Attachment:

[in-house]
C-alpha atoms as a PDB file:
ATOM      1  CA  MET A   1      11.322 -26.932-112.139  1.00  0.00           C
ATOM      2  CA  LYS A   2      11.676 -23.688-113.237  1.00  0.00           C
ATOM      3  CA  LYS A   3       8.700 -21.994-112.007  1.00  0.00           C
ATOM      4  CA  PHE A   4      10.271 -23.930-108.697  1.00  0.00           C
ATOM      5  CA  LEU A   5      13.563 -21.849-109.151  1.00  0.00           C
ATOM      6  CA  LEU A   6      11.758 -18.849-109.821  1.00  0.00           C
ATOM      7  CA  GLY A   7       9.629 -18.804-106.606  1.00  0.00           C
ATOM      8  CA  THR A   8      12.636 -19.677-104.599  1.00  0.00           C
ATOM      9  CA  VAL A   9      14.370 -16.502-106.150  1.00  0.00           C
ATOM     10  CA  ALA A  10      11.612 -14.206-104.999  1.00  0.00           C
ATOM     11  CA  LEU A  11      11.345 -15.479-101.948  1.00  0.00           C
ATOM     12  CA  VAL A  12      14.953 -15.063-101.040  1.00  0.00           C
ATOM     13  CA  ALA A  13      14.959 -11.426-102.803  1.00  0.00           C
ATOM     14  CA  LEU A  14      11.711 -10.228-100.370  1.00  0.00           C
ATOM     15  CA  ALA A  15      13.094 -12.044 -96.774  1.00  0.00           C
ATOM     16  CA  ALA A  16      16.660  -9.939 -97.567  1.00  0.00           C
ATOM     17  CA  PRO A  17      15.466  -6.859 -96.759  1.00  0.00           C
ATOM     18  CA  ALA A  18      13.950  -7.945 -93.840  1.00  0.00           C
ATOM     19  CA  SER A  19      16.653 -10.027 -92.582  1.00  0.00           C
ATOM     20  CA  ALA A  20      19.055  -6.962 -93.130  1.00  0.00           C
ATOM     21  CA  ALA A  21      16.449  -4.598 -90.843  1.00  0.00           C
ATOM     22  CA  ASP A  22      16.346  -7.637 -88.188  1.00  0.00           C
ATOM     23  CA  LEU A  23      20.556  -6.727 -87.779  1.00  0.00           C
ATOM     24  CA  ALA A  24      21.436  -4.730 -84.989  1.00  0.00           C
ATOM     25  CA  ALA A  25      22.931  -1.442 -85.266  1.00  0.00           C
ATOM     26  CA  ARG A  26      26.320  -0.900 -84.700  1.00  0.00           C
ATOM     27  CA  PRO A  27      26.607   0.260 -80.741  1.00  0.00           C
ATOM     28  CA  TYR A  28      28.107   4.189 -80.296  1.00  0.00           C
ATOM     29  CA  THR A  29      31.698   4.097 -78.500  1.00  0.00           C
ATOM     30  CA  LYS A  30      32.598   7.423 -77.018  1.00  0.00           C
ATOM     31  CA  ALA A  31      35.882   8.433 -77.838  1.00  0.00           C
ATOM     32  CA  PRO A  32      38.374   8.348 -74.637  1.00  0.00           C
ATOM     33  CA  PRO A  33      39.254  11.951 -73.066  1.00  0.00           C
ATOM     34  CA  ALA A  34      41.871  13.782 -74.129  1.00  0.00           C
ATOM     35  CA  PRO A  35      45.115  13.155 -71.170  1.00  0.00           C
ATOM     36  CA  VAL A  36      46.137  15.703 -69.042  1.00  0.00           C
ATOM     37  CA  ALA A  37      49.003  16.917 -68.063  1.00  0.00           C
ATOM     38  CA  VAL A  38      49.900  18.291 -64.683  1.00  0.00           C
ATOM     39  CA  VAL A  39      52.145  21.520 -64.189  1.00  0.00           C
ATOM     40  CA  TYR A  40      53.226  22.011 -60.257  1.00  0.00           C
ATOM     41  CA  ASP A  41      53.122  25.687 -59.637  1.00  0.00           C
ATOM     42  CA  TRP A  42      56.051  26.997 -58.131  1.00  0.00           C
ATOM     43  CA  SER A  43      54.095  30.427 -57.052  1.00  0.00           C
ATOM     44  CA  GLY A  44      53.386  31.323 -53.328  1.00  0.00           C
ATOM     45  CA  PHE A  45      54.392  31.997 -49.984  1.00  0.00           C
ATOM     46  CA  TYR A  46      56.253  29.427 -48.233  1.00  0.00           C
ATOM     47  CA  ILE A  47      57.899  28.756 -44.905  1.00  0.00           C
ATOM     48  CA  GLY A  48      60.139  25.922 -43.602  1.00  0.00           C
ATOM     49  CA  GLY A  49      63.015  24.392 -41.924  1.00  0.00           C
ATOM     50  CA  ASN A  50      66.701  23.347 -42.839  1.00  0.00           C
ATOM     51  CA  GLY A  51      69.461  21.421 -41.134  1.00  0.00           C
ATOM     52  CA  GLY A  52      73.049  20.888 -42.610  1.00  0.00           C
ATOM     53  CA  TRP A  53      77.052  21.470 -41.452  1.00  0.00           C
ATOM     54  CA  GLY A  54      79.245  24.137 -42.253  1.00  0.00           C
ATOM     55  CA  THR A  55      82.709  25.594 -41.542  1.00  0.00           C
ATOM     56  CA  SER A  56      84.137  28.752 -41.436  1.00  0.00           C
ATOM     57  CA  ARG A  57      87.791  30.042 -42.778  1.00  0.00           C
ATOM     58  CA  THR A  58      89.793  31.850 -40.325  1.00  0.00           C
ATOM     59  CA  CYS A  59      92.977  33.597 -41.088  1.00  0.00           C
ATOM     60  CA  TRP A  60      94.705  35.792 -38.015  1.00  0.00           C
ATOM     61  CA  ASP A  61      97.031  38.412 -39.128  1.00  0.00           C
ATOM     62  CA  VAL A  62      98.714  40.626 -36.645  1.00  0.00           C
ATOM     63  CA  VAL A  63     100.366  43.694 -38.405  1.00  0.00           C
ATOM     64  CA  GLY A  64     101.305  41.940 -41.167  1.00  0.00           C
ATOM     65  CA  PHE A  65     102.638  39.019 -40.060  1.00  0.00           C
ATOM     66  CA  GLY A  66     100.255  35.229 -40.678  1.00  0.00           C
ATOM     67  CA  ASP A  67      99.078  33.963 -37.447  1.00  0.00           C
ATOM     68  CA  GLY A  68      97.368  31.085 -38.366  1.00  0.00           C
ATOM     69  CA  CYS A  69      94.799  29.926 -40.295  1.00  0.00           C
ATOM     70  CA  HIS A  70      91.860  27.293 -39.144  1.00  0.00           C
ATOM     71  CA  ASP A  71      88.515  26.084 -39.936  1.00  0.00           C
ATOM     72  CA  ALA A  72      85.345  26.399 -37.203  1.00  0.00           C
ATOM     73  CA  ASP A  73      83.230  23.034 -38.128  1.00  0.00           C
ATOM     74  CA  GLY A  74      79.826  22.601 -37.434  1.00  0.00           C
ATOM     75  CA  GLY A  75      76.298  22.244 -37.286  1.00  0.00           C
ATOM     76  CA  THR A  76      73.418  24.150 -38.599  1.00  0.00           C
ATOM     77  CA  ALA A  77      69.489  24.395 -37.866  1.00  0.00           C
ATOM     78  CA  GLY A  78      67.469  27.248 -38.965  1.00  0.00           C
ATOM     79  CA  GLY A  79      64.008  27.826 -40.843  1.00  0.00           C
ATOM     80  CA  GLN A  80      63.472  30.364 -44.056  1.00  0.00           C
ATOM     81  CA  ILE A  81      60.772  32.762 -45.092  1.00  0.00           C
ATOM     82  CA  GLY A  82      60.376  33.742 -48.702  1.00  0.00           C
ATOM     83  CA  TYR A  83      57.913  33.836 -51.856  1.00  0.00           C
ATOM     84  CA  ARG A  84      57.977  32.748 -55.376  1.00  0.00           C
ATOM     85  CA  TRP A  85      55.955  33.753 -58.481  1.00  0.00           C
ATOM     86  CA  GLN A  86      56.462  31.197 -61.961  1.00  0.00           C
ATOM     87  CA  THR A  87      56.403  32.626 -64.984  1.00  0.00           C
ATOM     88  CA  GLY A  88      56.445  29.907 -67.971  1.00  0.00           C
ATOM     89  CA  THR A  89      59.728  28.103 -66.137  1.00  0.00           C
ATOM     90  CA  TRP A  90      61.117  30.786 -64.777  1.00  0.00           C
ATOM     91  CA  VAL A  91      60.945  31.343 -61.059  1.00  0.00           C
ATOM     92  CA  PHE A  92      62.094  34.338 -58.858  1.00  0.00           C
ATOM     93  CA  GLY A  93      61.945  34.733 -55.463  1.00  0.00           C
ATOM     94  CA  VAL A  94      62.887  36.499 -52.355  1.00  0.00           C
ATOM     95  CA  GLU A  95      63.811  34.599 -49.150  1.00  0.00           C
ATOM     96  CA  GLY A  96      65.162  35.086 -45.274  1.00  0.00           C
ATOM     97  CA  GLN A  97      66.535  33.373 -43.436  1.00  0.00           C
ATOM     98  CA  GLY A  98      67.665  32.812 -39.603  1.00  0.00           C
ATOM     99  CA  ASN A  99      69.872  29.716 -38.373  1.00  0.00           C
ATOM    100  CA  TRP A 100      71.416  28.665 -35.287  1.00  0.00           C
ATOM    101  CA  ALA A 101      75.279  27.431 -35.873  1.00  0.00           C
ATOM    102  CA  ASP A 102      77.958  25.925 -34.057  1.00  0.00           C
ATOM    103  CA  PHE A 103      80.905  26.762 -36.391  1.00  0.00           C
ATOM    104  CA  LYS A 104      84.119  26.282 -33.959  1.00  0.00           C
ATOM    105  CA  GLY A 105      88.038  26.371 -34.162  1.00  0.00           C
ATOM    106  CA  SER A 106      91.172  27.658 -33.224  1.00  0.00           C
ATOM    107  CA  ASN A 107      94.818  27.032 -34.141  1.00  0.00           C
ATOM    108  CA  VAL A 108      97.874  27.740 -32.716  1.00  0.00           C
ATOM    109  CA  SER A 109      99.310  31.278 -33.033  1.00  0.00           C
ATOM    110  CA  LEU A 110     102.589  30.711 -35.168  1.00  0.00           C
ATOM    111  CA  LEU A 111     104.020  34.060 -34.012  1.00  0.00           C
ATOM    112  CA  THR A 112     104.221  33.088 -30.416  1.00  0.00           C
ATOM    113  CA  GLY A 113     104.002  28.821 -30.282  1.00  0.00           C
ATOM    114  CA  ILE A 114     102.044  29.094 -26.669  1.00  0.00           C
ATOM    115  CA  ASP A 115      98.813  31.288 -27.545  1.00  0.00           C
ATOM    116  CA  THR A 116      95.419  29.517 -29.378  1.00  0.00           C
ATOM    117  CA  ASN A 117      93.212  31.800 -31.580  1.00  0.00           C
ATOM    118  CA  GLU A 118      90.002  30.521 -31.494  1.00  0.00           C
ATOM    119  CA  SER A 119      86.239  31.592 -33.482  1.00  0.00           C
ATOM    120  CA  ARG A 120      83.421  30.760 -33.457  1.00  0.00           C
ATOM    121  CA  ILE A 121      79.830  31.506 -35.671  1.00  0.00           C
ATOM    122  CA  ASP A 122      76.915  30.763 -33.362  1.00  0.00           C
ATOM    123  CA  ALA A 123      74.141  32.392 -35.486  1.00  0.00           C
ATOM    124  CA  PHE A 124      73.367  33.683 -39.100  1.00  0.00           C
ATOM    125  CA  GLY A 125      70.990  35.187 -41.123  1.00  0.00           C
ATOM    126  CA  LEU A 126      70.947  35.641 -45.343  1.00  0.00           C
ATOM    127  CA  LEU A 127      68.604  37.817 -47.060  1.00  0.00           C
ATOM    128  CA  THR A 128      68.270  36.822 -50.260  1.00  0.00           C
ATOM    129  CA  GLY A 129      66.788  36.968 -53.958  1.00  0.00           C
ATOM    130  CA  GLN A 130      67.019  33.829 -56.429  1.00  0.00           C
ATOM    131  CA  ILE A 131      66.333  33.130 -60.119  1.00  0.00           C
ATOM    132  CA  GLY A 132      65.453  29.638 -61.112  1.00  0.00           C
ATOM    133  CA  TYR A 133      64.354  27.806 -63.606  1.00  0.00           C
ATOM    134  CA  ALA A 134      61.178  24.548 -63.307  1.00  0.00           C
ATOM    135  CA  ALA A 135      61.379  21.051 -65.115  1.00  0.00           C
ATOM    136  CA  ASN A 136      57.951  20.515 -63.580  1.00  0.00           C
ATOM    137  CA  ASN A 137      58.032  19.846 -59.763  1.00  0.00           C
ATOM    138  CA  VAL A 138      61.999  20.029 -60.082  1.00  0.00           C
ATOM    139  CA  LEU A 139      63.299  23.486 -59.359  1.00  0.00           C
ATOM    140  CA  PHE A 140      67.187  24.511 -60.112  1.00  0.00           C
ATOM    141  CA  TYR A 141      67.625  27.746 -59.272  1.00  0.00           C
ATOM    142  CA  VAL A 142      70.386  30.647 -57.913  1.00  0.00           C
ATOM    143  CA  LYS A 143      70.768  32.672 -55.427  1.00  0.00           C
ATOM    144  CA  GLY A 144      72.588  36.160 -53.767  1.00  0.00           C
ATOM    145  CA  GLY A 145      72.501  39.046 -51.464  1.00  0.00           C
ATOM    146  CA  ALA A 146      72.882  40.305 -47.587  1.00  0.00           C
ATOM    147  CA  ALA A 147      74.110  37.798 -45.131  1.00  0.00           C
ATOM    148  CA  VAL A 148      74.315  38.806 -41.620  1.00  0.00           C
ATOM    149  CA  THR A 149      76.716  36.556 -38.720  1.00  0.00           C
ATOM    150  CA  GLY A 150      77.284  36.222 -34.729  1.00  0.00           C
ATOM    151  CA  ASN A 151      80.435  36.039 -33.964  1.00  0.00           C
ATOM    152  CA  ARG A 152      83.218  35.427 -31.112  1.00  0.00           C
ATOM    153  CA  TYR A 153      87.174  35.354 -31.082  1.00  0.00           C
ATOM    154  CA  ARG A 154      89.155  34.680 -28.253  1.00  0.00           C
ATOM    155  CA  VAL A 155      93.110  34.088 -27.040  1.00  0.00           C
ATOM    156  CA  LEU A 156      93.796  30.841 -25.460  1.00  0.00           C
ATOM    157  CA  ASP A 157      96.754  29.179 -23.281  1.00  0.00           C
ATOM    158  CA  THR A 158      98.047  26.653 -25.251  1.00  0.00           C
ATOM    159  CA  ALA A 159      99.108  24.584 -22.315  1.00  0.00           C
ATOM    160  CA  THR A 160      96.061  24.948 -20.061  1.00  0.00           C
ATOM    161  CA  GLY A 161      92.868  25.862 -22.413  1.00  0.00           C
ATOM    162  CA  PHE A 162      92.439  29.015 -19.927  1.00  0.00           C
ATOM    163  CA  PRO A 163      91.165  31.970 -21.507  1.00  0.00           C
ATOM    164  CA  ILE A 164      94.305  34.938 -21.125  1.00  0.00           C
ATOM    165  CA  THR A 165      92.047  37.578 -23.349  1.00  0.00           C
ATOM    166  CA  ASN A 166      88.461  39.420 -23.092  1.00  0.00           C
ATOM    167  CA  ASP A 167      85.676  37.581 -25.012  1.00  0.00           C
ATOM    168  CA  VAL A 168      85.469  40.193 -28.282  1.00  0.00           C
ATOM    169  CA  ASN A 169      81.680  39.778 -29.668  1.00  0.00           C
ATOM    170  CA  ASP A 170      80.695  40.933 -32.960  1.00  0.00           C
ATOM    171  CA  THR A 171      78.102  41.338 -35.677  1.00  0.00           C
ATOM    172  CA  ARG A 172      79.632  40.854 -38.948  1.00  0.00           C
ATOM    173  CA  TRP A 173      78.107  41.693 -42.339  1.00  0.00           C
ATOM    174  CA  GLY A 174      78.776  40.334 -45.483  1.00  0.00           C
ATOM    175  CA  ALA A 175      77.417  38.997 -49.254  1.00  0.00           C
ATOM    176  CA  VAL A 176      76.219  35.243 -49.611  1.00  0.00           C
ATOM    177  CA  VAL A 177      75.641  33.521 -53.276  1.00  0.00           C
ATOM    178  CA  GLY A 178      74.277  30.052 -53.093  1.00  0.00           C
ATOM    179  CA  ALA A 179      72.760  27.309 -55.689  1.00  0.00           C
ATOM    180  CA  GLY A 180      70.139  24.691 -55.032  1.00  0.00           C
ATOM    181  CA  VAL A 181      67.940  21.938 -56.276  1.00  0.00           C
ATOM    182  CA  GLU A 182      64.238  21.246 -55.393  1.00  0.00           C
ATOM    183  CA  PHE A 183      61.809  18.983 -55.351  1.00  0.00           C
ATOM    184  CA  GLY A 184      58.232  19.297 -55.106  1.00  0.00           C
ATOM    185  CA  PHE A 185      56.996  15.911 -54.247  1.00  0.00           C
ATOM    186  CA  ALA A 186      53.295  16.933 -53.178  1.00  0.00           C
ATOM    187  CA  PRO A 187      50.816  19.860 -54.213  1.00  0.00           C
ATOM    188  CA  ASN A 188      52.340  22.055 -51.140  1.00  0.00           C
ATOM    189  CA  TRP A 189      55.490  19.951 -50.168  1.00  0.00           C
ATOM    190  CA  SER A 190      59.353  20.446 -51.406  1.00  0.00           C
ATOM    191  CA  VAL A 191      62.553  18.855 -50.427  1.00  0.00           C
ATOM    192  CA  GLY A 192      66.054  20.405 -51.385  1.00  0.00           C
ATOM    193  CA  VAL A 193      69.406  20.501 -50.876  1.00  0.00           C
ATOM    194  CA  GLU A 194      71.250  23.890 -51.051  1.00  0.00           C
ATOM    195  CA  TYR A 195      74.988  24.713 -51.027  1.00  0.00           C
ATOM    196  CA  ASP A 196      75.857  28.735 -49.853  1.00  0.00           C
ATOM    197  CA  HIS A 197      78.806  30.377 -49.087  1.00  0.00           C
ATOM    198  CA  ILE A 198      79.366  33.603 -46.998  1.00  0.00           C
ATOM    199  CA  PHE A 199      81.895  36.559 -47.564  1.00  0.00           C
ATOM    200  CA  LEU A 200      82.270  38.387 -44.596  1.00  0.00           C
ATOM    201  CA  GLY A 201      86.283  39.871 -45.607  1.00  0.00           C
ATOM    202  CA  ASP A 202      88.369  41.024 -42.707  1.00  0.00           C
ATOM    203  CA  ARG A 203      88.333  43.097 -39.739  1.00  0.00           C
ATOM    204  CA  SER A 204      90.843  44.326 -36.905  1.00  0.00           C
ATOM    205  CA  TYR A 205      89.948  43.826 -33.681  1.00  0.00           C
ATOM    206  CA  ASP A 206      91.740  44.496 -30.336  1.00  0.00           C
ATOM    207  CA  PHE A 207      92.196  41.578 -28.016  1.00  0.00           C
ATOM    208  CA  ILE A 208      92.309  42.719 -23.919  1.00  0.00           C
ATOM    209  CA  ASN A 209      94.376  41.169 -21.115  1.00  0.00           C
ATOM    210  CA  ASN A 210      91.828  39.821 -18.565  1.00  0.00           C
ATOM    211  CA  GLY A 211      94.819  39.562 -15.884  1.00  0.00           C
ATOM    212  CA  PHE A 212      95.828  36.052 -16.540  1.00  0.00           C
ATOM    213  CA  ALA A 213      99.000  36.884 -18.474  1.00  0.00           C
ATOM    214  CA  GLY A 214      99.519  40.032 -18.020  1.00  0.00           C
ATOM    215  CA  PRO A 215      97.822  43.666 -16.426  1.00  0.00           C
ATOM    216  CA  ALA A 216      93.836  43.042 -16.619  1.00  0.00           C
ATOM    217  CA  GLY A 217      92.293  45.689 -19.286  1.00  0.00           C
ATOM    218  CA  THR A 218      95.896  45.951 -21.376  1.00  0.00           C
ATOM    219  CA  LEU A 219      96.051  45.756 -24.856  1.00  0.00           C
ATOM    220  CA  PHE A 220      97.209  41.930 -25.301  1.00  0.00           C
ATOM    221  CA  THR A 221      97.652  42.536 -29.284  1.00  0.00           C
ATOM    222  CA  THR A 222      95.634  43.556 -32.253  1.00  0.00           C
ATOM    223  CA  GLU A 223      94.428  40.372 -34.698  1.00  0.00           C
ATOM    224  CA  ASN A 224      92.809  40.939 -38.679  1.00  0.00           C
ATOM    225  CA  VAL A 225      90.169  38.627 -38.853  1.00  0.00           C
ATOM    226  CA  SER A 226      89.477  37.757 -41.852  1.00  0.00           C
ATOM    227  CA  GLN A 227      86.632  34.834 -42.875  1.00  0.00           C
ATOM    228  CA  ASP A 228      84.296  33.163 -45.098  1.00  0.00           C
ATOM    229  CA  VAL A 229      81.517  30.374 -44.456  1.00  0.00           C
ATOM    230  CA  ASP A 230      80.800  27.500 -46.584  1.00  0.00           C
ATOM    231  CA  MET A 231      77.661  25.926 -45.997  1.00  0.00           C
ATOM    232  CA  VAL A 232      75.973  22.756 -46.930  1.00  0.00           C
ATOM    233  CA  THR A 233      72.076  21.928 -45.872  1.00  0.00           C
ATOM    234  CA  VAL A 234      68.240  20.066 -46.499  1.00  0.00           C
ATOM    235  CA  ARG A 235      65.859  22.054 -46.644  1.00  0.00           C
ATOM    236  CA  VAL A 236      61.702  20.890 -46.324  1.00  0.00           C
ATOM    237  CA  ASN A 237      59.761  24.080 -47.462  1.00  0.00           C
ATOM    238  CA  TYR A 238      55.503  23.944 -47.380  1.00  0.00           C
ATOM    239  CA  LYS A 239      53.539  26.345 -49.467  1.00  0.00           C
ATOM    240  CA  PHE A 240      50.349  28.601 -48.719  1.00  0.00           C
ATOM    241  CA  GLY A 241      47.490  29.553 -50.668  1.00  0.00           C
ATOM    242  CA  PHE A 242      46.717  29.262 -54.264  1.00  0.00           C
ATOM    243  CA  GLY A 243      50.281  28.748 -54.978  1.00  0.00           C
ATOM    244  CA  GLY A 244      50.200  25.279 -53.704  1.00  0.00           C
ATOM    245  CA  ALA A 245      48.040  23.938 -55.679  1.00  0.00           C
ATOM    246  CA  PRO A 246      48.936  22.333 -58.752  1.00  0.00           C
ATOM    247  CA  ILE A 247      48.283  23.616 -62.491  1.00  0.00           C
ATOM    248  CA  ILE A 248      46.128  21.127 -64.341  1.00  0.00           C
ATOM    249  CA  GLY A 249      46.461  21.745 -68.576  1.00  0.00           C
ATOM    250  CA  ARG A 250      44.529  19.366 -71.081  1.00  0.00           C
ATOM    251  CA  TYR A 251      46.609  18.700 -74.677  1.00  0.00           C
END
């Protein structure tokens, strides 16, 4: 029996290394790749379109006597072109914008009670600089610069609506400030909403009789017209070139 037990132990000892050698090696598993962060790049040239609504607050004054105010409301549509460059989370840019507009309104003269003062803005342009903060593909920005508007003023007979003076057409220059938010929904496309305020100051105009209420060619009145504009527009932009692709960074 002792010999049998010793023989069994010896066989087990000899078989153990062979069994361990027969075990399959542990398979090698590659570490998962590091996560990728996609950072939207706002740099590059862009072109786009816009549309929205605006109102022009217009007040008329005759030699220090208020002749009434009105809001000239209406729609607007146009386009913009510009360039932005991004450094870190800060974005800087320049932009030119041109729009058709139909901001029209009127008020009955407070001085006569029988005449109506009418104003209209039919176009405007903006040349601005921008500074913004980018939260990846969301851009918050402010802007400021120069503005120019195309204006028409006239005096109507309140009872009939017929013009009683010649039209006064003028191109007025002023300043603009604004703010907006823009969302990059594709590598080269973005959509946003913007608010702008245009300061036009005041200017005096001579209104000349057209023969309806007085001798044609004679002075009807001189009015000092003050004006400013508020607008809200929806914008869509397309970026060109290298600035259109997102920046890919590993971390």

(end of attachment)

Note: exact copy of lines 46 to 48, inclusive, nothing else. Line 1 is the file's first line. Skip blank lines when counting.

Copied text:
ATOM     44  CA  GLY A  44      53.386  31.323 -53.328  1.00  0.00           C
ATOM     45  CA  PHE A  45      54.392  31.997 -49.984  1.00  0.00           C
ATOM     46  CA  TYR A  46      56.253  29.427 -48.233  1.00  0.00           C